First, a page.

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Advice on How to Stop Obsessions and Compulsions in Children

written by: Debbie Roome • edited by: Diana Cooper • updated: 3/14/2011

Children with obsessive compulsive disorder (OCD) can make life difficult for themselves as well as parents and siblings. Find helpful tips on how to stop obsessions and compulsions in children.

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    Professional Help

    Children can display the symptoms of OCD from a young age and it is important for parents to seek help as soon as they realize something is amiss. Here are some useful tips on how to stop obsessions and compulsions in children:

    • Cognitive behavioral therapy (CBT) is recognized as being one of the most effective treatments for OCD. Once a child has been diagnosed, parents should work with health professionals to find a therapist for their child. CBT for OCD generally involves exposure and response prevention, and cognitive therapy. The exercises introduced by the therapist should be reinforced at home to be effective.
    • Exposure and response prevention involves exposing the child to their obsession which may be counting, checking, hoarding, contamination or others. Therapists and parents can work together to set up situations where the child is exposed to dirty surfaces, throwing away items or whatever their fear may be.
    • Cognitive therapy deals with the obsessive thoughts. The therapist helps the child to understand that their brain is sending them incorrect information. As they are exposed to their fears and obsessions, they are encouraged to refrain from their normal behaviors so that they will see that their rituals are not accomplishing anything.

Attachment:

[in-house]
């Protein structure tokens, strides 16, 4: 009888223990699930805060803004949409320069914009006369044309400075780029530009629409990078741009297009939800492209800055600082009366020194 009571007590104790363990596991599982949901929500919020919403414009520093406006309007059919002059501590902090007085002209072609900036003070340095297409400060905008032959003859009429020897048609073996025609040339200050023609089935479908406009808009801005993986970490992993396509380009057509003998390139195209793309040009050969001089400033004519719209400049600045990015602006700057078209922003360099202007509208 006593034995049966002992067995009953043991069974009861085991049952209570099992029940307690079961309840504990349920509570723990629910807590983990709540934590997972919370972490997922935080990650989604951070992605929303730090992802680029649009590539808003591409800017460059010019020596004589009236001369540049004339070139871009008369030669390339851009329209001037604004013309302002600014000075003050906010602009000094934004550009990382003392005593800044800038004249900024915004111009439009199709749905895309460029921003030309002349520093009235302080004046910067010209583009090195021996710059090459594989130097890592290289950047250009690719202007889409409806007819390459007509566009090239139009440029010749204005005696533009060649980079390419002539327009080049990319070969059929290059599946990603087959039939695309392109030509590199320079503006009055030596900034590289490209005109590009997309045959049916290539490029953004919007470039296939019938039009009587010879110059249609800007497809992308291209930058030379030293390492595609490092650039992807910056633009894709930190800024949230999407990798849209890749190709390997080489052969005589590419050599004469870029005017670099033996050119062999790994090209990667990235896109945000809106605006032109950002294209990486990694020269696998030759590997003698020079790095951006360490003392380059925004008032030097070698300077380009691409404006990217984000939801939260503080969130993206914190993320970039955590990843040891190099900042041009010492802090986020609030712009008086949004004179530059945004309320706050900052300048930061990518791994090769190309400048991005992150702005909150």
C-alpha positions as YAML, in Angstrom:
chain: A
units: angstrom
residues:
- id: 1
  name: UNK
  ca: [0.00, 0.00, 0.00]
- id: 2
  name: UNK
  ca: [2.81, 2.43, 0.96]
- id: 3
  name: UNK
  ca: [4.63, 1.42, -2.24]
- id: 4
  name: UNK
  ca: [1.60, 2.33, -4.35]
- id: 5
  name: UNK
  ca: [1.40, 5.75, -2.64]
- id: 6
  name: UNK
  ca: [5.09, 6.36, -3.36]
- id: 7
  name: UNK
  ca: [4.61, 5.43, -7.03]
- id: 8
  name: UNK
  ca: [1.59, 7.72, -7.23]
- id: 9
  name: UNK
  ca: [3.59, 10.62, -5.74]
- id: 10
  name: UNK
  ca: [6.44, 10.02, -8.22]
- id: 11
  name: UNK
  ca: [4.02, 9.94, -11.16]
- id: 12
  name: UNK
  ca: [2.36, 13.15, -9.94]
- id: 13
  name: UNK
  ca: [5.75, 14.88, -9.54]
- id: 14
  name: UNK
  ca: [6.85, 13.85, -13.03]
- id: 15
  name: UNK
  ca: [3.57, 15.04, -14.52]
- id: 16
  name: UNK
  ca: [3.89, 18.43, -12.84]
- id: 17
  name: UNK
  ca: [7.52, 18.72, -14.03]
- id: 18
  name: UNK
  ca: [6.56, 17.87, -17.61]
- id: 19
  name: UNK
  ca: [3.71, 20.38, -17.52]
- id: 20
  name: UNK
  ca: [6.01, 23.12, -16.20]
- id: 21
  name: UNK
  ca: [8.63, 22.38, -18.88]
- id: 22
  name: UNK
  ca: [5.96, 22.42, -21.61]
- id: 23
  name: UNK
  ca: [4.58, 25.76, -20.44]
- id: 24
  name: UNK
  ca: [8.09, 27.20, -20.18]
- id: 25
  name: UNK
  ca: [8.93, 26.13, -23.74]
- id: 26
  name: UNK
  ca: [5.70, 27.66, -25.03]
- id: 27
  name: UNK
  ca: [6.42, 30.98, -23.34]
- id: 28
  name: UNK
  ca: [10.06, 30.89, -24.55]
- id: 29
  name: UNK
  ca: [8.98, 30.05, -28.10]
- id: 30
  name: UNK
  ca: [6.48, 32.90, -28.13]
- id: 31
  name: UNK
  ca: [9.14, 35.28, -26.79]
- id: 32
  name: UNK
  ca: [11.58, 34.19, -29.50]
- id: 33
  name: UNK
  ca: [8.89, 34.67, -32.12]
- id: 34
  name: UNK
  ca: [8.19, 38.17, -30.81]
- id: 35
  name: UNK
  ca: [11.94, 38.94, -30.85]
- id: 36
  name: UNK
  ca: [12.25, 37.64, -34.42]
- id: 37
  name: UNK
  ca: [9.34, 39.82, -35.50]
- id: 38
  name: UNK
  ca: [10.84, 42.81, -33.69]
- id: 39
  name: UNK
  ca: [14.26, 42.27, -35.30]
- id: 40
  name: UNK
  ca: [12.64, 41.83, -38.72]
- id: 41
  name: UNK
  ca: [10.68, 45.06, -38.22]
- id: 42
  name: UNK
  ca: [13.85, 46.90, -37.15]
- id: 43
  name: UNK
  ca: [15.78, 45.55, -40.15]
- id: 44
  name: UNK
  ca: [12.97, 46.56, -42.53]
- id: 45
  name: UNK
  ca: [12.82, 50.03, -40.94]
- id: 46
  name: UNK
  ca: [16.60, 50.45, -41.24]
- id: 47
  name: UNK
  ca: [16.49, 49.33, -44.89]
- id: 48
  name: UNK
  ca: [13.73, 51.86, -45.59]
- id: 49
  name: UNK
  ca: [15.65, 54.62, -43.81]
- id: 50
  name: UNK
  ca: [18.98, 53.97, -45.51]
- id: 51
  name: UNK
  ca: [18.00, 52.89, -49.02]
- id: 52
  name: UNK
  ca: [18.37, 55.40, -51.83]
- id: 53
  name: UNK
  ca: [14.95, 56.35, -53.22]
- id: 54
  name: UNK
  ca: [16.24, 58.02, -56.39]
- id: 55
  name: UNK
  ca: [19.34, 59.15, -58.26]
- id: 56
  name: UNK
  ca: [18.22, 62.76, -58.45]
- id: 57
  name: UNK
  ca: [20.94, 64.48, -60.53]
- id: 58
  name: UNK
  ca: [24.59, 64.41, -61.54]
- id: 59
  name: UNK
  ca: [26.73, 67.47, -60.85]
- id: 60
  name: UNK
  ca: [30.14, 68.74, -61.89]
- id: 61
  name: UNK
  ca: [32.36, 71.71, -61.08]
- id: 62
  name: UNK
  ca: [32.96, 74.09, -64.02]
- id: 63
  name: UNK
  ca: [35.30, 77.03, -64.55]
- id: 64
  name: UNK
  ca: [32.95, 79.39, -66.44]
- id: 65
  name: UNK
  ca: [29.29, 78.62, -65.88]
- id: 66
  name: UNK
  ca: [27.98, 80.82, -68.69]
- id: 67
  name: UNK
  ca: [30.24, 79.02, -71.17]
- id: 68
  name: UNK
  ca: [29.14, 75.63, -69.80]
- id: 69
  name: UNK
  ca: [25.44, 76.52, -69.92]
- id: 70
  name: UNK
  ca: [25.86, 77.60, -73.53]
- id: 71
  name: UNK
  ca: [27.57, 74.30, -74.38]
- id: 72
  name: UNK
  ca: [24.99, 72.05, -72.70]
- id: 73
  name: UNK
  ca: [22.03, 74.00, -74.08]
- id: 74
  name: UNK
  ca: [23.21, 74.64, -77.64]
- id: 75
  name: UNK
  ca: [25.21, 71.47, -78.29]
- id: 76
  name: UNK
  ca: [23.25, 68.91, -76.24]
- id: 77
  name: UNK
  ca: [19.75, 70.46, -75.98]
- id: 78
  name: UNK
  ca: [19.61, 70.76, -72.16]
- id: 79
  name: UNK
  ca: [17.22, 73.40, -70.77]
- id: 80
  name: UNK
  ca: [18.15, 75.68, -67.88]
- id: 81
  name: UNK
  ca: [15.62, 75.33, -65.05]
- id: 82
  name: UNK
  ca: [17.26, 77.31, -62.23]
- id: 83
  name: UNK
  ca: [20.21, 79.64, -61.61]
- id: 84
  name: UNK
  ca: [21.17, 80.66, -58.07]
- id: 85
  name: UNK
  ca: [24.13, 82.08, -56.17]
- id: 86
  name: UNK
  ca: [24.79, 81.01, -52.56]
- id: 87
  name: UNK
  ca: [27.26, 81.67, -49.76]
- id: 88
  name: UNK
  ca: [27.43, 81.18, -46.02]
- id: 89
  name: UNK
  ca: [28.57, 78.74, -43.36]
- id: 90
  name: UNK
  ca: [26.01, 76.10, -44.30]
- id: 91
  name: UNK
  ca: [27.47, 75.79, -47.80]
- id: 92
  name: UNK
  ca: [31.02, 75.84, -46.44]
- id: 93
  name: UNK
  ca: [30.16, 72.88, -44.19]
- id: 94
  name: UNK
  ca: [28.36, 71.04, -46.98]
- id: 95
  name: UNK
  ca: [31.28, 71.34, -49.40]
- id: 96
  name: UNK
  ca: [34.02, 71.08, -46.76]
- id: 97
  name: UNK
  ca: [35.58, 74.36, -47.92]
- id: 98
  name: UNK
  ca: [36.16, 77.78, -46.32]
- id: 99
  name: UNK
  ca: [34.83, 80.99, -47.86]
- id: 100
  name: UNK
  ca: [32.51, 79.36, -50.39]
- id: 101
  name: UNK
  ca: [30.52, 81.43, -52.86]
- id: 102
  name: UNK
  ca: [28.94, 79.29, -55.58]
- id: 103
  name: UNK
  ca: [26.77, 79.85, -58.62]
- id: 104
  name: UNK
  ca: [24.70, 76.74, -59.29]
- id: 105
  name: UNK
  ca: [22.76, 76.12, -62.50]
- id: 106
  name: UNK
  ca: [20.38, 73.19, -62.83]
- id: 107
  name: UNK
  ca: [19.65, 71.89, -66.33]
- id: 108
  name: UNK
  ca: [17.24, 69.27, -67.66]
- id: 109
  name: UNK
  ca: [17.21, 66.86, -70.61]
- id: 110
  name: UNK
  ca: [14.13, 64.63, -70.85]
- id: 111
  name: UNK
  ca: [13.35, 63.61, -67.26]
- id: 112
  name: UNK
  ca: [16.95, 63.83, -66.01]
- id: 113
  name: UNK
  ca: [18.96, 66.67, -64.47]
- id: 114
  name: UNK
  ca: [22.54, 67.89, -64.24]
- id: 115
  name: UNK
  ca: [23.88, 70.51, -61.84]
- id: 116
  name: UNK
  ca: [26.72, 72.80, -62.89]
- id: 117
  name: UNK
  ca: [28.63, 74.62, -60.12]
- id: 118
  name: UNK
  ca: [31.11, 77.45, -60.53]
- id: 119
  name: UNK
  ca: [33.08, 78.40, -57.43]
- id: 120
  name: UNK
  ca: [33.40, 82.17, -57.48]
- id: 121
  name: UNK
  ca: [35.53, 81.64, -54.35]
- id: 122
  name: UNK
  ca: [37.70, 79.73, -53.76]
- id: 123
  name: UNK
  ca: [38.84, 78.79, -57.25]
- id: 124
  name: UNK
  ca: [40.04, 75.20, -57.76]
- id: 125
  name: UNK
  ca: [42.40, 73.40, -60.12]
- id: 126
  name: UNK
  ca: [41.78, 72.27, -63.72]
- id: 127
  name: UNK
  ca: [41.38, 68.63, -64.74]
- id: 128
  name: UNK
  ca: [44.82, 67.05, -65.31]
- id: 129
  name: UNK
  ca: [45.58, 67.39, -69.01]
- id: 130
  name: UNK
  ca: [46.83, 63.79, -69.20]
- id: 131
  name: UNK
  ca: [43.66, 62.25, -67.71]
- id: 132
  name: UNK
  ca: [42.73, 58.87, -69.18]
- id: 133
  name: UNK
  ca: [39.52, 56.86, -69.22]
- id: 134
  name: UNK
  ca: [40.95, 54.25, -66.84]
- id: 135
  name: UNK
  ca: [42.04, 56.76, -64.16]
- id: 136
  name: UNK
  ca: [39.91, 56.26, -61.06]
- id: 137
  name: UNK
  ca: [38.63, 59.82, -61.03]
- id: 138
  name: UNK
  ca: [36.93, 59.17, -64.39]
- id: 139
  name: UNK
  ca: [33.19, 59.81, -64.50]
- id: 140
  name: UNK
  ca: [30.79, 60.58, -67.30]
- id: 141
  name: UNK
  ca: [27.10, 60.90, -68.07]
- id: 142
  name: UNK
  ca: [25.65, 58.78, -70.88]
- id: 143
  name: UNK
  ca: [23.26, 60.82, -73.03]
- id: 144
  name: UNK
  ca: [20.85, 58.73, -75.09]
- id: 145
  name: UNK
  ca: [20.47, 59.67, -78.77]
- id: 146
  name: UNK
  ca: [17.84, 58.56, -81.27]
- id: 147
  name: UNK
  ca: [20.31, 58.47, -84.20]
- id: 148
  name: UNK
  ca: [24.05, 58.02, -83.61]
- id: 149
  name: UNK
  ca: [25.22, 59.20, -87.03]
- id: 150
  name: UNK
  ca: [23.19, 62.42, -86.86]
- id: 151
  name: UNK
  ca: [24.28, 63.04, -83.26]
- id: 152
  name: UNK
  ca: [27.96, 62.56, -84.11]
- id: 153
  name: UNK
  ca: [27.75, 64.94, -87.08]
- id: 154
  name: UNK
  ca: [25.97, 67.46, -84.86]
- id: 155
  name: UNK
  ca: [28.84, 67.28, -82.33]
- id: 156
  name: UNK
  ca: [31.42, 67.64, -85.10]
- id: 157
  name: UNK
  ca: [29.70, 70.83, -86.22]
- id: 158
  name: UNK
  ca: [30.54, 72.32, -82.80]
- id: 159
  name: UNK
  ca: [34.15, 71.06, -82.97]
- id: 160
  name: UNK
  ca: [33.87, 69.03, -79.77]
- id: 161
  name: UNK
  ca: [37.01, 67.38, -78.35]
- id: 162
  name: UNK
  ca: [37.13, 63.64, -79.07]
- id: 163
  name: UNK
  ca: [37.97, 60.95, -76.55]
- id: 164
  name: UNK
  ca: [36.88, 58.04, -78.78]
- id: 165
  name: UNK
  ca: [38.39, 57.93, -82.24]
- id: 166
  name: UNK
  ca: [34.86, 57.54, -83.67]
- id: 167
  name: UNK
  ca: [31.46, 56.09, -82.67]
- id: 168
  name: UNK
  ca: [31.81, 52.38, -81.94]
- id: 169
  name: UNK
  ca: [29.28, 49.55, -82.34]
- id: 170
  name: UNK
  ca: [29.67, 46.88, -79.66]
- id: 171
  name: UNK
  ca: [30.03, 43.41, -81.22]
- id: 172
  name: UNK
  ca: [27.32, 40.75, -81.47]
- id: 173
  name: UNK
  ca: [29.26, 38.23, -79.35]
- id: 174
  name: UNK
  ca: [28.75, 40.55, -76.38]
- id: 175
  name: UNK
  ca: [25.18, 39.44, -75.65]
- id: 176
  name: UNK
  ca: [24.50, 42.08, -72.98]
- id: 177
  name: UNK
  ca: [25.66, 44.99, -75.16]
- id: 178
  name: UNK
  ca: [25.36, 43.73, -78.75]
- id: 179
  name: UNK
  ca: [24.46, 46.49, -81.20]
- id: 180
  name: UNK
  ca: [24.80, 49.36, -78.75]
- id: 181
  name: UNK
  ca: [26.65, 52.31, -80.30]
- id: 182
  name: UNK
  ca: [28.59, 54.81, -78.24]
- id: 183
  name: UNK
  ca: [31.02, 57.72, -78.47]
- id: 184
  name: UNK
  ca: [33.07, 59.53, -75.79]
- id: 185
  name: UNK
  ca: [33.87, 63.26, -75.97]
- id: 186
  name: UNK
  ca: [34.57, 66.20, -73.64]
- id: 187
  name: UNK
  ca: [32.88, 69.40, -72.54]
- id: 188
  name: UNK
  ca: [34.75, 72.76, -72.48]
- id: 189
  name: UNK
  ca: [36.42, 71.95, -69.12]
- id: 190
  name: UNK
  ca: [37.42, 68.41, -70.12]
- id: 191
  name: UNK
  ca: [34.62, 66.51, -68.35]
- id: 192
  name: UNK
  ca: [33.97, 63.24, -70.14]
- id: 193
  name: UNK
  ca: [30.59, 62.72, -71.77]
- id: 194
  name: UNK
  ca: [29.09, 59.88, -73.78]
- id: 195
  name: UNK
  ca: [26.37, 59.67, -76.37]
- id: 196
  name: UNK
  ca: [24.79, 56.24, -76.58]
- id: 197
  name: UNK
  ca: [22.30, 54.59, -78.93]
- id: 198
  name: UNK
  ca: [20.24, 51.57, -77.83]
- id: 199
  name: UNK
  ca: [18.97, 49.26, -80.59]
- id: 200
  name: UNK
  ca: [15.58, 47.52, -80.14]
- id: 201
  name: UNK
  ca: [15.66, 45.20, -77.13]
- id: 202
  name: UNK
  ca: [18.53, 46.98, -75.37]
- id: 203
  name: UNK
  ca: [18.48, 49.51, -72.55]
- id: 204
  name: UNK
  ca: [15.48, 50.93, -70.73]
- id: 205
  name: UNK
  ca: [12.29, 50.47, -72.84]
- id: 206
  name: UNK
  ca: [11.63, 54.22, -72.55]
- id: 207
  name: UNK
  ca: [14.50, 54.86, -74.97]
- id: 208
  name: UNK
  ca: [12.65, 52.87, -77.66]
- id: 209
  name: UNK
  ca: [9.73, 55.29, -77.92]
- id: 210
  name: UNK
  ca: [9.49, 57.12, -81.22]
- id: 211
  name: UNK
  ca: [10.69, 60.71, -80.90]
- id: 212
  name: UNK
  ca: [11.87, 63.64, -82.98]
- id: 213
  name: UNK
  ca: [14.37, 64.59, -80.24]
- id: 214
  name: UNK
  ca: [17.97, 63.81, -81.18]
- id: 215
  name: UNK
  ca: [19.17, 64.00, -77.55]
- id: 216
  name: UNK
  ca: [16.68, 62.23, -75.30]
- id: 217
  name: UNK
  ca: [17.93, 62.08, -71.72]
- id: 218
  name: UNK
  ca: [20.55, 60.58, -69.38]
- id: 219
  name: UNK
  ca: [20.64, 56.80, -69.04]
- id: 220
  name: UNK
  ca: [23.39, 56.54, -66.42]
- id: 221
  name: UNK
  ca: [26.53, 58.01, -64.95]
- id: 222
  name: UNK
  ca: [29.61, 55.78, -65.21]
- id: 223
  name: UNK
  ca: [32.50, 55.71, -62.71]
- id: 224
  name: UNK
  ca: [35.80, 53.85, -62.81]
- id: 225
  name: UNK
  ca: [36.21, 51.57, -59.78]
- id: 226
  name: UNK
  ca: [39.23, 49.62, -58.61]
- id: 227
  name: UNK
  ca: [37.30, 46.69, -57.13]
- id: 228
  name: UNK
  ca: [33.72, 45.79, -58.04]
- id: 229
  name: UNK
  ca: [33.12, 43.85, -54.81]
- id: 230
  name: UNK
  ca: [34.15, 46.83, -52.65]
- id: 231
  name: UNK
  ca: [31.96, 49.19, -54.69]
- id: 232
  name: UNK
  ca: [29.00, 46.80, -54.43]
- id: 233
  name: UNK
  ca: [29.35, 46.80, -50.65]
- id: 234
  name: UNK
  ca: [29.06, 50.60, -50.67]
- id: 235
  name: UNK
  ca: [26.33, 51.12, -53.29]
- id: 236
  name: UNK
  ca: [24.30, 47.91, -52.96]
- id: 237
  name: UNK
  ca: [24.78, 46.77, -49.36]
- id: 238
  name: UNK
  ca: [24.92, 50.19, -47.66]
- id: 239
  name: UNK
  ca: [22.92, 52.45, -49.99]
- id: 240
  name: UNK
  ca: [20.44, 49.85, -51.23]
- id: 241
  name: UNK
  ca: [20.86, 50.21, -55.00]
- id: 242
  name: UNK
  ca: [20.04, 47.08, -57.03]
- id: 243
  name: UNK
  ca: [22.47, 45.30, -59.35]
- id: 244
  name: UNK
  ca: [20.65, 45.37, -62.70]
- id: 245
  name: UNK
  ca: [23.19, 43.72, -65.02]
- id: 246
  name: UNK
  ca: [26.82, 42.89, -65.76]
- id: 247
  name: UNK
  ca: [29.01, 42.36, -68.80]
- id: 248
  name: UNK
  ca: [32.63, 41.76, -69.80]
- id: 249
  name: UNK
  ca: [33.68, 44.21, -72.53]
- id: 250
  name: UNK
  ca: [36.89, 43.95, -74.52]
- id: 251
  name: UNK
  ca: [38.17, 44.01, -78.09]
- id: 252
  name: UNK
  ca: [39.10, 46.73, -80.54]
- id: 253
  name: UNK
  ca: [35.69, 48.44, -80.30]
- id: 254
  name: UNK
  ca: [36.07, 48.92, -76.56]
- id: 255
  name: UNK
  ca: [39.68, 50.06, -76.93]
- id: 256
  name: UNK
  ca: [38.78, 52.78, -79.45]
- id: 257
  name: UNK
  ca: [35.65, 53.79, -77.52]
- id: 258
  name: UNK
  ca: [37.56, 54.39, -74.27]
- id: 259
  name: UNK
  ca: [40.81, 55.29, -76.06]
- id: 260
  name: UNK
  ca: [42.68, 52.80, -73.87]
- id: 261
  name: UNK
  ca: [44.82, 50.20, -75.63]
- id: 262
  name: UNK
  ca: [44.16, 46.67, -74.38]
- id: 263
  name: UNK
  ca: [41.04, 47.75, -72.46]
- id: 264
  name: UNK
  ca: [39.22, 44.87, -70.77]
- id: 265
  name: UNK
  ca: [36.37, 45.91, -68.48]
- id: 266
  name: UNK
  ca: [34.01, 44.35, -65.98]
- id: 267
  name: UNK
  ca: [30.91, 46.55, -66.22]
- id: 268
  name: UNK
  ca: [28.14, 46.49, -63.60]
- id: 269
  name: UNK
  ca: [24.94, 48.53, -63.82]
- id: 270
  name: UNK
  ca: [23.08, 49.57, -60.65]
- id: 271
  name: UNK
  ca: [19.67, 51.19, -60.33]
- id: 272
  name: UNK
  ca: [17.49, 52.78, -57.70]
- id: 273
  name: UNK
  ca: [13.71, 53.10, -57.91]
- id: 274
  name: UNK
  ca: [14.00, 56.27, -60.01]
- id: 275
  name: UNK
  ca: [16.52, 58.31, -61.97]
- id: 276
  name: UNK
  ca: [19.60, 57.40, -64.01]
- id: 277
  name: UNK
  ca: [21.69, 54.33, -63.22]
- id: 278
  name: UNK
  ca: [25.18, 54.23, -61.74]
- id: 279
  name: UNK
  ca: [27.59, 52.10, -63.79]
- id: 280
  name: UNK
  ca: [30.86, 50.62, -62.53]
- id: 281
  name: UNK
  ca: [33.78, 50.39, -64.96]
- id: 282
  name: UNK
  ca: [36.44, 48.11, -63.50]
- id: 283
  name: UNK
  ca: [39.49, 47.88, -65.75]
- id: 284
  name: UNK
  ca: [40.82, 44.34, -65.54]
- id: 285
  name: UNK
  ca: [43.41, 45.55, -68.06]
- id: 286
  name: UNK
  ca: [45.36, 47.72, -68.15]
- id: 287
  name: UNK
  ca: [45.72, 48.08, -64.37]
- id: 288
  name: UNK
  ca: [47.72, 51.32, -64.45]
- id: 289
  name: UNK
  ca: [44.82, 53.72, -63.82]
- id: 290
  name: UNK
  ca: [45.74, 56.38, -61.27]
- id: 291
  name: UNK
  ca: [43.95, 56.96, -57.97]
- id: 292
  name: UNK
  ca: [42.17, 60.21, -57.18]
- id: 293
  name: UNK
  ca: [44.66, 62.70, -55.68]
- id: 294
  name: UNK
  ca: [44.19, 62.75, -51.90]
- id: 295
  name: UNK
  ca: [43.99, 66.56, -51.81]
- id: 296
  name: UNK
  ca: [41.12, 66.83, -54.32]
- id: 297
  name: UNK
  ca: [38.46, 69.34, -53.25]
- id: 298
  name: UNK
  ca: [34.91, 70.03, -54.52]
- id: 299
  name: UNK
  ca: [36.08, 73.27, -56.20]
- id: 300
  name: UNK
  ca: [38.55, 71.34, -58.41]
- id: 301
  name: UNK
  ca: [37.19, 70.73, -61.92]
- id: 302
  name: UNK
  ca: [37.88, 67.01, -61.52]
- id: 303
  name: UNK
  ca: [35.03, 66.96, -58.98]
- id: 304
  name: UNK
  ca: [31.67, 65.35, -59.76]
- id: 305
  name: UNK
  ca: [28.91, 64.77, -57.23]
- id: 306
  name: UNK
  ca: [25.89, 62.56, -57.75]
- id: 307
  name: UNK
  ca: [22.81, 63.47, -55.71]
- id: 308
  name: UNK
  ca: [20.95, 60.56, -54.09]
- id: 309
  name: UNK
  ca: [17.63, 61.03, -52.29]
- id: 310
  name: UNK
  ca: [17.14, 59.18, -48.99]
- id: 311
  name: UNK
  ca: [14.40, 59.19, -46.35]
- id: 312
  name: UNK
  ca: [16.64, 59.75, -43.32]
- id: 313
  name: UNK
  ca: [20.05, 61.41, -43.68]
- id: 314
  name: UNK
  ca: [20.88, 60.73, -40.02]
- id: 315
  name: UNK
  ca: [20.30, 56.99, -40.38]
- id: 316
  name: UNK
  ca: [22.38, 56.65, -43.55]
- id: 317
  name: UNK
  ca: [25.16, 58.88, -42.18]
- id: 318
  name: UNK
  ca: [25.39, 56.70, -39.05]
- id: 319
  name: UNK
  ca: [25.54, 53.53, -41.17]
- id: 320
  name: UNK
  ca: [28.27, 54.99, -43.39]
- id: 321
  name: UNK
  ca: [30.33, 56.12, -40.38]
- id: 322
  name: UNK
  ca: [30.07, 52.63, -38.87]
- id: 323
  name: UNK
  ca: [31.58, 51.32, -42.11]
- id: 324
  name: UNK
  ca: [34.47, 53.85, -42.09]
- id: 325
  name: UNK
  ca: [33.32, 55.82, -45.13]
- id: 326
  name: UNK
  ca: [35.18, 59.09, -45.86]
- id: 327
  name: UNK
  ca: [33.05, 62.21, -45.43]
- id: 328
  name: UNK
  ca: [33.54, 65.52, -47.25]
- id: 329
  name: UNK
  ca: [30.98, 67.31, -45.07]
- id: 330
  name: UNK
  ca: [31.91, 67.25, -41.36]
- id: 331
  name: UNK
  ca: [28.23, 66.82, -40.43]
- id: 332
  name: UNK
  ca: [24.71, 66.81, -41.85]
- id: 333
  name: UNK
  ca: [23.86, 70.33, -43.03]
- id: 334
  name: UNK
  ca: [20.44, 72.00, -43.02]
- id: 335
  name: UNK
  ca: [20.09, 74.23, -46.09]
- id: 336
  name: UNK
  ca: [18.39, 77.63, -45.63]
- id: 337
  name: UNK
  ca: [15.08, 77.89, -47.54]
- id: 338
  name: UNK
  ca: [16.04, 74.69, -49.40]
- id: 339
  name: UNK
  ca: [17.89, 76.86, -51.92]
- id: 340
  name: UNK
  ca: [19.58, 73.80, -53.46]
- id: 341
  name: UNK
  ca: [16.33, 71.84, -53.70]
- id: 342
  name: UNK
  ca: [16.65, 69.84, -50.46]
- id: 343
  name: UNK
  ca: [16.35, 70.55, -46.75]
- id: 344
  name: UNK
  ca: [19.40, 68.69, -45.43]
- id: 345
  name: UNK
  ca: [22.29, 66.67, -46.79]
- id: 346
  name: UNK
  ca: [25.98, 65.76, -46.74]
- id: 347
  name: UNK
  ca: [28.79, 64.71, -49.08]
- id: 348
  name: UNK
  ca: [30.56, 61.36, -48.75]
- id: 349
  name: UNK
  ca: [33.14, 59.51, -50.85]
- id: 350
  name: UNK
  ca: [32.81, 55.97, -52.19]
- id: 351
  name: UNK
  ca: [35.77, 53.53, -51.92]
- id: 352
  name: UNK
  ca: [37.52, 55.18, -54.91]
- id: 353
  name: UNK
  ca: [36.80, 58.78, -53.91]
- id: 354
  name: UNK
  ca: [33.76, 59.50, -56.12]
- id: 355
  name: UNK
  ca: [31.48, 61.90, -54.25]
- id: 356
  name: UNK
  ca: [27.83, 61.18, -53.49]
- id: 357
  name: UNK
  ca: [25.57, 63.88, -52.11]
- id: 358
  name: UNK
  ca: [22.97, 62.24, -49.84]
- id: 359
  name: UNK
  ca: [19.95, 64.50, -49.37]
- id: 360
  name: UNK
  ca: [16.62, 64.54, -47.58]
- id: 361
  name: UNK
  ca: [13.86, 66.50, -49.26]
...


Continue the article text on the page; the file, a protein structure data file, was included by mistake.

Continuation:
• Play therapy can be useful for very young children. Toys and games are used to capture the child’s attention and teach them correct behavior patterns and responses.
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    Advice for Families

    Parents and other family members are generally very concerned about a child with OCD. Without realizing what they are doing, they may actually be allowing the child to continue their obsessive compulsive behavior. Here are some thoughts on how families can help a child with OCD:

    • It is extremely important that parents have a good understanding of OCD. They can learn by speaking to those who are treating the child, joining support groups and reading about the condition.
    • Some family members enable the OCD child by allowing or helping them with their rituals and compulsions. While this may offer temporary relief, it is damaging long term. The same situations can arise at school and it is important that teachers and staff are made aware of the child’s OCD and how to handle it without enabling the child.
    • Recovery from OCD is often a process that takes months or even years. Patience and consistency are important at all times. The child needs to know that their parents are not going to negotiate on certain things or allow them to perform rituals one day and not the next.

    Learning how to stop obsessions and compulsions in children is important for parents and family members. While seeking professional help is the first step to helping the child, their advice needs to be followed up at home and therapies must be reinforced to be effective.

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    References

    Obsessive Compulsive Disorder – Help for Children and Adolescents by Mitzi Waltz, O’Reilly & Associates, 2000

    Help Guide: http://www.helpguide.org/mental/obsessive_compulsive_disorder_ocd.htm

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